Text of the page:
My Life is Murder Season One Streaming AcornTV

Feb 1, 2020 | 2020 Articles, Kathleen Costa, Mysteryrat's Maze, TV

by Kathleen Costa

AcornTV has been my go-to entertainment for over two years and in that time I’ve enjoyed dozens and dozens of classic and contemporary mysteries, dramas, comedies, and some fascinating documentaries at a very reasonable monthly or annual fee. But, they’re not just British shows like Kingdom and Ackley Bridge, they come from all over the Commonwealth. From Canada, I am eager for all Murdoch Mysteries and Ms. Fisher’s Modern Murder Mystery; from Ireland I found the gritty Jack Taylor and the delightful The Clinic; from Scotland I rewatch Hamish MacBeth and Shetland; from India I couldn’t pass up The Good Karma Hospital; and from down-under I get Kiwi favorite 800 Words and Aussie gems like The Brokenwood Mysteries and my new find…My Life is Murder. AcornTV offers so much for more than the typical Anglophile.

My Life is Murder first aired in August 2019 with ten engaging 45-minute episodes. The series, set in Melbourne, goes well beyond the idea of a police procedural-style drama with a clever sense of humor, friendships-not-friendships banter, a wayward cat, and bread baking. It took me awhile to actually start watching because back in the day I wasn’t really a fan of Xena: Warrior Princess, but I am a fan of the “G’day, mate” attitude, Aussie accent, and down-under setting, so I clicked on episode one “The Boyfriend Experience.” The hot present day meeting with a hunky male escort, flashback to the beginning and a plea from a handsome detective to investigate a suspicious death, quirky tech wiz who has a portable vacuum cleaner fetish, and Lawless’s passion for baking bread…WOW! I’m hooked!

YouTube My Life is Murder trailer (1:00)

Alexa Crowe (Lucy Lawless) is a retired homicide detective frustrated with the problems she’s encountered with her Loobenschwegen, an industrial bread processor, struggling with a product guide, repair video, and lackluster assistance from the service department. It may all be in German, but she’s fluent, Italian, too. She is approached by ex-colleague and long-time friend DI Kieran Hussey (Bernard Curry) asking her to consult on a cold case he finds suspicious where alibis are questionable and money trail is substantial. His official look hit a roadblock, but as a PI consultant, she would have a bit more freedom asking questions, gaining access, and even a bit of trespassing. Her tech skills are average, so she’s provided with “smart kid” Madison Feliciano (Ebony Vagulans) who has a serious passion herself with a Schmilford, the Rolls-Royce of portable vacuum cleaners; she’s also very eager to be working with and mentored by Alexa, even though Alexa is more of a taskmaster. The “experience” leads her to Dylan Giroux, male escort, who had a “professional” relationship with the victim, accepted thousands from the victim, and has a dialect more from Perth than the Sydney he says he’s from. All of this makes him a person of interest and the target of Alexa’s undercover work…or is it the reverse?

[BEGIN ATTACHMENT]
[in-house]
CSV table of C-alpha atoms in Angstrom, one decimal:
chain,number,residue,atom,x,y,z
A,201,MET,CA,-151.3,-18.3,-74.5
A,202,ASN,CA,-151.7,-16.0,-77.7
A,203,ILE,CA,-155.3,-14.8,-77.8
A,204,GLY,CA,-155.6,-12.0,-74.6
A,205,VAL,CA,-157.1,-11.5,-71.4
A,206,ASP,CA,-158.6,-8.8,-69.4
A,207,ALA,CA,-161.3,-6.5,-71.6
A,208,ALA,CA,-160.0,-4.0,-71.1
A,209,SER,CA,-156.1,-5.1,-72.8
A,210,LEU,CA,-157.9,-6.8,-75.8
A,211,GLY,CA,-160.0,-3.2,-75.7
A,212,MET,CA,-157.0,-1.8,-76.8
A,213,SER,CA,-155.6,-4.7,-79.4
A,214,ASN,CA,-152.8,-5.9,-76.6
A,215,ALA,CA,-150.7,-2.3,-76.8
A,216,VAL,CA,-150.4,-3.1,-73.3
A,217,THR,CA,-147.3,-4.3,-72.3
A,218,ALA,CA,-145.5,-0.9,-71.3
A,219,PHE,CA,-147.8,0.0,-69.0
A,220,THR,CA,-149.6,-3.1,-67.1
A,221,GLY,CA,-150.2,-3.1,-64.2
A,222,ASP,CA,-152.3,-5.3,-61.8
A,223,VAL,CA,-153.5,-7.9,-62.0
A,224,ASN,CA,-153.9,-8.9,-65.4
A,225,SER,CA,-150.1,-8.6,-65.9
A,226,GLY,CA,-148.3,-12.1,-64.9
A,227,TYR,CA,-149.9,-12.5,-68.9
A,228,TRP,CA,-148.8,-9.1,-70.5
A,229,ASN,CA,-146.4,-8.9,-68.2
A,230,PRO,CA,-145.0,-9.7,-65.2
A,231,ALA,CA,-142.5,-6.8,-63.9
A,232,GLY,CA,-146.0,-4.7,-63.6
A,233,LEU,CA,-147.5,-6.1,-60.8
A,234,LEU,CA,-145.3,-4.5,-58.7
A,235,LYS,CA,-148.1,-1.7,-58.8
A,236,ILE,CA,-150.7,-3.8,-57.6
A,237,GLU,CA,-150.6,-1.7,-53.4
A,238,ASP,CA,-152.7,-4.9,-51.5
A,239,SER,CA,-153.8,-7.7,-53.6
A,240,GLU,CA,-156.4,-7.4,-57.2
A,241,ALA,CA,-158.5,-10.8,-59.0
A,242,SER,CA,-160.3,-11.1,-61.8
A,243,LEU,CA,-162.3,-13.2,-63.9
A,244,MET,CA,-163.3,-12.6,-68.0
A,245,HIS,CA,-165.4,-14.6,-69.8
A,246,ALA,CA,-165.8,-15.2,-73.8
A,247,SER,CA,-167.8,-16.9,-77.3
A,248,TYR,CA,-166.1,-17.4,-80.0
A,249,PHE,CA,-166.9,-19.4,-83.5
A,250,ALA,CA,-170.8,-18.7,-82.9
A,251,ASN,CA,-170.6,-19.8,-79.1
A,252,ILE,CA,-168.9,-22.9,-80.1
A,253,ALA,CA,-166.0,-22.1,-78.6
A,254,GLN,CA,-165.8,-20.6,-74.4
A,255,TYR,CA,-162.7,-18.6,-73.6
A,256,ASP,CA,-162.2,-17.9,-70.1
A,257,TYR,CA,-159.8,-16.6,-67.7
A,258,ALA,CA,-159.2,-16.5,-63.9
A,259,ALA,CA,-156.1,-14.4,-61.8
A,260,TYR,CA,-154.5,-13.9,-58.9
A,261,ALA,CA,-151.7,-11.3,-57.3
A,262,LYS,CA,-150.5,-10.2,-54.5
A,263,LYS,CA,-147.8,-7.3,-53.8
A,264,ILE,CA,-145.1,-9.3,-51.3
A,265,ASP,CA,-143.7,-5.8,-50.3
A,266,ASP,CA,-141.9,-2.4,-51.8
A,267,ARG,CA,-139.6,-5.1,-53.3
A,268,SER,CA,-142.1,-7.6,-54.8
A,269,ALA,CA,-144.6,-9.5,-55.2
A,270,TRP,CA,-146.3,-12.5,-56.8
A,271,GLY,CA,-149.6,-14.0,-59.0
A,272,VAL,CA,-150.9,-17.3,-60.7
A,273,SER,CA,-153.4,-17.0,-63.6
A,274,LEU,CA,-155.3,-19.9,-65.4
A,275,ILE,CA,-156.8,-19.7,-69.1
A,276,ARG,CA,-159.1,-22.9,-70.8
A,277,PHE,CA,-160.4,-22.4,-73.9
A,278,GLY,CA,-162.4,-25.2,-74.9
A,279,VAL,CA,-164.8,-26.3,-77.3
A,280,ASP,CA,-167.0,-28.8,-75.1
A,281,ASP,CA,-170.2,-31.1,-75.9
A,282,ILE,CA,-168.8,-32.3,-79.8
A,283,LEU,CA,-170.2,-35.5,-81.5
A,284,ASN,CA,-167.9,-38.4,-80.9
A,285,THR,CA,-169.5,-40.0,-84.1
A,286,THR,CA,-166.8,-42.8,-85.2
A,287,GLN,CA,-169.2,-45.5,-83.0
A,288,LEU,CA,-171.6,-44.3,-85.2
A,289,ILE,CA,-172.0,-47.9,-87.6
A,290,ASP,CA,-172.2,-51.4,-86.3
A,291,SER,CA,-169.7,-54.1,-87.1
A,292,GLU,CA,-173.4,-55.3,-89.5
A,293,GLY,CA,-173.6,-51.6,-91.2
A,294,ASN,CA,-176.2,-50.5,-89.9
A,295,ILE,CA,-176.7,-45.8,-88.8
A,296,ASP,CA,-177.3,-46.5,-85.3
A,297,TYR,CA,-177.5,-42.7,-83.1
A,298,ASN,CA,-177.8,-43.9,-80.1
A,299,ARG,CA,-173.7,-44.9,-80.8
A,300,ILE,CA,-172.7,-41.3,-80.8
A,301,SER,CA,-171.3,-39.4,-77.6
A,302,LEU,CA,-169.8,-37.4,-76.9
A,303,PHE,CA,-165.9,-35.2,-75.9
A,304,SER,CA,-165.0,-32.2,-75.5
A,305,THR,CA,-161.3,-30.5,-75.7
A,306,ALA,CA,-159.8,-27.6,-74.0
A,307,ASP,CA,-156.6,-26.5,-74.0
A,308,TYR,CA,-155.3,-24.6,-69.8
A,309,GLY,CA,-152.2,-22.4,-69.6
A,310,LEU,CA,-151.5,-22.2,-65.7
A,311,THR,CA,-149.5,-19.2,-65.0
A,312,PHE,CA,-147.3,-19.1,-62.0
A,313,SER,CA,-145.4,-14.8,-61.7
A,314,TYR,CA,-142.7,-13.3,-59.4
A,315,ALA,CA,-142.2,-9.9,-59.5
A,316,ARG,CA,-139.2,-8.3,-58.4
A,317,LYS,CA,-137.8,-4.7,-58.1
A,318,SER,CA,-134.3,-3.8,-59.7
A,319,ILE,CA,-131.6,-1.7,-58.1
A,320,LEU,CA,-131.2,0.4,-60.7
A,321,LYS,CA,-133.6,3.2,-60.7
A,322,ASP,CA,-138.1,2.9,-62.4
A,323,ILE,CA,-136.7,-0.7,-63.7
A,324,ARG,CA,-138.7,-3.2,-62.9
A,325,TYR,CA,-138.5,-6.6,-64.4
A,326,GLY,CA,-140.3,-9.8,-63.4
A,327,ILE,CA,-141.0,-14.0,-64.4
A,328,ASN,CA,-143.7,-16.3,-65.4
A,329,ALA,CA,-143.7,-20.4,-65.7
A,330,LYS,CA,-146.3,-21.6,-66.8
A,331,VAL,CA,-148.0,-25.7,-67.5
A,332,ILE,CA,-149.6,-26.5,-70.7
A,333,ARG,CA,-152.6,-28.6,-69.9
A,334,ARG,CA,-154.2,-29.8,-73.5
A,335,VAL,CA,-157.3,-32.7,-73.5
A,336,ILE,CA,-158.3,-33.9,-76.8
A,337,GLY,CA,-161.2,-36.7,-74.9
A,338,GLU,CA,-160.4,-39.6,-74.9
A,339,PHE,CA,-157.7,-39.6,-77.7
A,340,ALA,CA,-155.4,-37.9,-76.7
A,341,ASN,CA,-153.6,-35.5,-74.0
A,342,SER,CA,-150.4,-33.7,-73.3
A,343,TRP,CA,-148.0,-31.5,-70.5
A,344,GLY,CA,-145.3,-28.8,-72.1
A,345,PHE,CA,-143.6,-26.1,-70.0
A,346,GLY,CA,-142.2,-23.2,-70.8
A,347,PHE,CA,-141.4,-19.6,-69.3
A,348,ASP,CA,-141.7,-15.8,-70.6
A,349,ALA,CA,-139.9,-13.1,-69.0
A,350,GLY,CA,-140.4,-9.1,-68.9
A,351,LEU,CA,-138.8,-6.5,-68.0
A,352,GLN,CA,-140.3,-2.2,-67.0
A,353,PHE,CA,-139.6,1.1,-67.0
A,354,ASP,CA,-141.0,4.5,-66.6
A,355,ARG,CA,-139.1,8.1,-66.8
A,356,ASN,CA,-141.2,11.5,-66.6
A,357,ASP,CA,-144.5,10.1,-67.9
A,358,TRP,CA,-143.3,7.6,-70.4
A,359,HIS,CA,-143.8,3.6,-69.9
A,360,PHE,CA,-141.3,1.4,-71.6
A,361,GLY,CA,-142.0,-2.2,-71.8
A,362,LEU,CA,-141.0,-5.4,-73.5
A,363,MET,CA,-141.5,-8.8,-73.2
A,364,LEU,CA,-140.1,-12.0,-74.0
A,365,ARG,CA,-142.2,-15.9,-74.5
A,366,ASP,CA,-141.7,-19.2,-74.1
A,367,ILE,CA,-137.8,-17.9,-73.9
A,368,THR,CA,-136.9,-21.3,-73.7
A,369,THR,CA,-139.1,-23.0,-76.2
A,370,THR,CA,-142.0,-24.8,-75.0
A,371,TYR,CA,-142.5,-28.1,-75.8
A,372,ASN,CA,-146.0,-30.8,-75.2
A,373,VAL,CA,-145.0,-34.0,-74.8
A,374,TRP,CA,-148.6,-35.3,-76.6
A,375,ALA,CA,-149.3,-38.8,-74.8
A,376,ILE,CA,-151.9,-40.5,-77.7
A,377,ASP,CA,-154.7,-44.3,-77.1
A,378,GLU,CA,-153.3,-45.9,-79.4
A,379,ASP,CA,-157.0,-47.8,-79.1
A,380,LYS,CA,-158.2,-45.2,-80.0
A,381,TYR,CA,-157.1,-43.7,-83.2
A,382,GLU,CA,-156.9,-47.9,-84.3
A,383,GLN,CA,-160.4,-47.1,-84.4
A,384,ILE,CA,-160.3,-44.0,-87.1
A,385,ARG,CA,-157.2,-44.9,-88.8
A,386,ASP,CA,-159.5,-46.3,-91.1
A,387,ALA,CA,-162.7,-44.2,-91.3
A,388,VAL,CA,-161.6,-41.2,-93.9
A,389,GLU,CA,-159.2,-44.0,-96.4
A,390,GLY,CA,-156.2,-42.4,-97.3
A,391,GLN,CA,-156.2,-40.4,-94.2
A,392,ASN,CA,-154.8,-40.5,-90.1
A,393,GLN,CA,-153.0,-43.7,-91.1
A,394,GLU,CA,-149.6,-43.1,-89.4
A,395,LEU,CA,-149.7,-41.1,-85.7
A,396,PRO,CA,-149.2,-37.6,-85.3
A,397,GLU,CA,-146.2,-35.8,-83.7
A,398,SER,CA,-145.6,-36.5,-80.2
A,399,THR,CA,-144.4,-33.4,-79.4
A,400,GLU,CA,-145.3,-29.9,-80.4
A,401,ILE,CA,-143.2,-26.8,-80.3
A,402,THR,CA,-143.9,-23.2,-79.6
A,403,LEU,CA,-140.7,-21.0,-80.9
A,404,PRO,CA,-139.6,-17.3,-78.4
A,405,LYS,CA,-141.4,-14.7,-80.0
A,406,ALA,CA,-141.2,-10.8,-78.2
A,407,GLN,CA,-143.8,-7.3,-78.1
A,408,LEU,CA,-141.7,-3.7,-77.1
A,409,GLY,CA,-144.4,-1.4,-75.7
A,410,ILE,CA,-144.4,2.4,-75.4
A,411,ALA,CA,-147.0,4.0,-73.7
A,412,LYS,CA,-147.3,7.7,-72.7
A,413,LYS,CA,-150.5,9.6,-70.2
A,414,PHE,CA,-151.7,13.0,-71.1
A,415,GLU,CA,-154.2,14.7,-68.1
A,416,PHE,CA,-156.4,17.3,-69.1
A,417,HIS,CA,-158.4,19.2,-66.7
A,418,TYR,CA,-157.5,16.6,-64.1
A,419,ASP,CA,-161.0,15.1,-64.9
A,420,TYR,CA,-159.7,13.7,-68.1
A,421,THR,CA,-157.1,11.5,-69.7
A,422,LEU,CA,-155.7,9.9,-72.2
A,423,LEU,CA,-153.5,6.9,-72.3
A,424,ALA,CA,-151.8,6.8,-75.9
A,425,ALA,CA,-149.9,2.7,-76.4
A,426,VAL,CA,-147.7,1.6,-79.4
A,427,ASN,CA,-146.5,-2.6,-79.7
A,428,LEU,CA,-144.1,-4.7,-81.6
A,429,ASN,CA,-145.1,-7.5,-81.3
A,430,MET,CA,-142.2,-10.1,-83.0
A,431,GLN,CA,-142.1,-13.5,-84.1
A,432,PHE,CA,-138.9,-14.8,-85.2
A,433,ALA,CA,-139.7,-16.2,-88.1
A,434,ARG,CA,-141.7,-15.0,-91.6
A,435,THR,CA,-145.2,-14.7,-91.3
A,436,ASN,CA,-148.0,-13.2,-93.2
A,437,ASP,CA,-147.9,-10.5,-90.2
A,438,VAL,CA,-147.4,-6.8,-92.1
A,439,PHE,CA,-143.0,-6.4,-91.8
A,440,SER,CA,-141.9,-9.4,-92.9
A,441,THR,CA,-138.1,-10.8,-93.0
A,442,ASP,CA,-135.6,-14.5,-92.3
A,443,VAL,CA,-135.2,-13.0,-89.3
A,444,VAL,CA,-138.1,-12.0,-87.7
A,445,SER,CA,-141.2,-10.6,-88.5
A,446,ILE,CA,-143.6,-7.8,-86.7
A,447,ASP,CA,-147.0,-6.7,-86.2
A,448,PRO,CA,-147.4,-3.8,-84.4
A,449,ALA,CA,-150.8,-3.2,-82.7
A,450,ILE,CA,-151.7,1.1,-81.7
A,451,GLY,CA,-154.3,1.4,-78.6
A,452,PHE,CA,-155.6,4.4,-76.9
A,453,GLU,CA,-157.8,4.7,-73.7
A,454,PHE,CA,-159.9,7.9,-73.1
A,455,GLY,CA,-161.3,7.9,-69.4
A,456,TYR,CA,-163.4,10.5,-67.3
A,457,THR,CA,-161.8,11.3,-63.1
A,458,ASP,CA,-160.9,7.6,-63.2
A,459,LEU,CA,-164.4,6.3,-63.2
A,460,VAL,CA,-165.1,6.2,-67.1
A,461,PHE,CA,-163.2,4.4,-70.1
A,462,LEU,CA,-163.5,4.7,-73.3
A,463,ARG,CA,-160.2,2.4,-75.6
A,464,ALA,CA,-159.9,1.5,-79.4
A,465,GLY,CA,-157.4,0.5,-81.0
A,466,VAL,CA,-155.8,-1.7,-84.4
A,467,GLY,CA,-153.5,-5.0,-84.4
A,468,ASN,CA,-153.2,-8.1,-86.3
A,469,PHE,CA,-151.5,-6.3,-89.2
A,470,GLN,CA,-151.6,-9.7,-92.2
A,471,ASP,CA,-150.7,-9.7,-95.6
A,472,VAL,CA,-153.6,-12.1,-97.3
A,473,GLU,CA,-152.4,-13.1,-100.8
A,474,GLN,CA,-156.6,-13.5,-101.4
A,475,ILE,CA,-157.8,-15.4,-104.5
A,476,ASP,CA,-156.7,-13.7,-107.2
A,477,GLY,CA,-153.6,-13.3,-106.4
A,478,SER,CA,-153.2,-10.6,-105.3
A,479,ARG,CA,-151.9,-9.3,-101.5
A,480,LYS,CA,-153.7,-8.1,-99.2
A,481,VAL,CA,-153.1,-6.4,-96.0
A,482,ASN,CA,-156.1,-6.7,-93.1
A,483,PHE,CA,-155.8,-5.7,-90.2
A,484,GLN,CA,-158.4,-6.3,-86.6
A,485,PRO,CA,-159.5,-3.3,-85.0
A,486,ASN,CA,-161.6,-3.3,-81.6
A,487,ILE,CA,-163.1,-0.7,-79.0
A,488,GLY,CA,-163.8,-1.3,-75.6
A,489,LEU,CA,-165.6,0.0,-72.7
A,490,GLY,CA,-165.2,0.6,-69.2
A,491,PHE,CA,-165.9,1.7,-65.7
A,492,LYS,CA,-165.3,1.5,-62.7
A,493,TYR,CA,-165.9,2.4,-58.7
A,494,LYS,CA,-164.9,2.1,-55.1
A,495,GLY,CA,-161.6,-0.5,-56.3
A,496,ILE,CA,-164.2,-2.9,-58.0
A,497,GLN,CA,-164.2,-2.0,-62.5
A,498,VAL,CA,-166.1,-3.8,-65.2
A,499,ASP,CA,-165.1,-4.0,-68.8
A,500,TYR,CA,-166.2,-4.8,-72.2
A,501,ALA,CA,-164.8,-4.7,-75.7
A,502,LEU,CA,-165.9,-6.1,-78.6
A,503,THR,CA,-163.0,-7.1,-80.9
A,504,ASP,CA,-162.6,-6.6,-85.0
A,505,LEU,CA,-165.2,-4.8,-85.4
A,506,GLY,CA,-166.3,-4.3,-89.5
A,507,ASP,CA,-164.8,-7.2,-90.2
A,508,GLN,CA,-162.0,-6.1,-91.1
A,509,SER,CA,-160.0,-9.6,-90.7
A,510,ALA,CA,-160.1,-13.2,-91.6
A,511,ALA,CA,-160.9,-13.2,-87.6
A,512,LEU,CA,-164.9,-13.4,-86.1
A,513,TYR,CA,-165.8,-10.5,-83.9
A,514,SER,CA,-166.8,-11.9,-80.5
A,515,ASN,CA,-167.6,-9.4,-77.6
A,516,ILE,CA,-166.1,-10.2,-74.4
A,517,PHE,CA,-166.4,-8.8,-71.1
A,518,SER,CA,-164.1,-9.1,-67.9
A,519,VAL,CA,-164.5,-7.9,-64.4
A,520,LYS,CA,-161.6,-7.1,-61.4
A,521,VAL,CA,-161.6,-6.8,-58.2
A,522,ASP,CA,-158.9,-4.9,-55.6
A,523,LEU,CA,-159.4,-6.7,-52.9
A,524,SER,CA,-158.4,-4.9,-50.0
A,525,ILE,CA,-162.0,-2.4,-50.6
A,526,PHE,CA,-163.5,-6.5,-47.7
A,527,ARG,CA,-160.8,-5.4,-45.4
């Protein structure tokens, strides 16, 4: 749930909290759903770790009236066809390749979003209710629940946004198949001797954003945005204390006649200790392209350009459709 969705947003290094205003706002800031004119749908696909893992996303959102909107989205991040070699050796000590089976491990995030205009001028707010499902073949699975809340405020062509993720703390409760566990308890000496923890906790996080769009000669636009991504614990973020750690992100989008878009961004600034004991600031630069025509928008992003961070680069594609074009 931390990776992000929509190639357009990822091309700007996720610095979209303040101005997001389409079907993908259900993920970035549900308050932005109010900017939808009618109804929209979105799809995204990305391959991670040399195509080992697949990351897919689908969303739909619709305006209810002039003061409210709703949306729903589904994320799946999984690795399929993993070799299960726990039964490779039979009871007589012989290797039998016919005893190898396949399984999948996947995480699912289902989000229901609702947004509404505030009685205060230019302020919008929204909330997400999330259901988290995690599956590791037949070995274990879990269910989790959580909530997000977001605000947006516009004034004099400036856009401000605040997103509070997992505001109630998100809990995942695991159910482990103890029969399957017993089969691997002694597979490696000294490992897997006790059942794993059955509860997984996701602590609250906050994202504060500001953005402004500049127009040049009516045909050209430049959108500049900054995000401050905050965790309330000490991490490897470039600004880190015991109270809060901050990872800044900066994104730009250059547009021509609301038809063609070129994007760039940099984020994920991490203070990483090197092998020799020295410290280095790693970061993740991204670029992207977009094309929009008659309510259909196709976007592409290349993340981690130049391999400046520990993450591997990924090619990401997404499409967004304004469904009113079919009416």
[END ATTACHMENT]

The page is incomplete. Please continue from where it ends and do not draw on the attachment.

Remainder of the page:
“To the living we owe respect, to the dead, the truth”

Alexa Crowe is a widow; her early retirement seems tied to her detective husband’s death and subsequent “inheritance;” details are sketchy. She is an insomniac, under a doctors care, finding comfort in wearing his vintage gold watch and baking artisan breads at all hours of the morning and night. Renewing her PI status, she has become a reluctant mentor, roommate to a cat not allowed in her condo, obsessive about how her bread is received at her friend’s café, and runs afoul of her neighbor and head of the condo board. She may not have an official badge anymore, she is, however, eager to accept the “mission” of uncovering the truth behind several cold cases; from an old nemesis to a suspicious bike accident to undercover in a cooking school, from a social media nightmare to a true crime podcaster to a former high-school teacher, from gamblers to clairvoyants to plastic surgeons, Alexa runs into all forms of misdemeanors and felonies, often murder, and too often it’s punctuated by some personal peril.

My Life is Murder earns 5+/5 Artisan Multi-grains! The stories are clever and engaging using contemporary issues of hate crimes, corporate and family conflicts, and social media with well-written banter and snarky fun and always a surprise twist at the end. The acting is entertaining with a delightful dynamic between Alexa and Madison and a hint of more-than-friends with DI Hussey I hope to see explored. Lucy Lawless has made me a fan. She surprised me with a performance that was endearing, realistic, and my kind of snarky humor. One fun observation is the way the series title My Life is Murder pops up in the opening credits…clever! I love it!

Season Two! Reports say that actress Lucy Lawless has been contracted for five seasons. It appears season 2 just may air this summer, and not long after that, it may hit AcornTV. Fingers crossed!

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Kathleen Costa is a long-time resident of the Central Valley, and although born in Idaho, she considers herself a “California Girl.” Graduating from CSU-Sacramento, she is a 35+ year veteran teacher having taught in grades 1-8 in schools from Sacramento to Los Angeles to Stockton to Lodi. Currently Kathleen is enjoying her retirement revitalizing hobbies along with exploring writing, reading for pleasure, and spending 24/7 with her husband.


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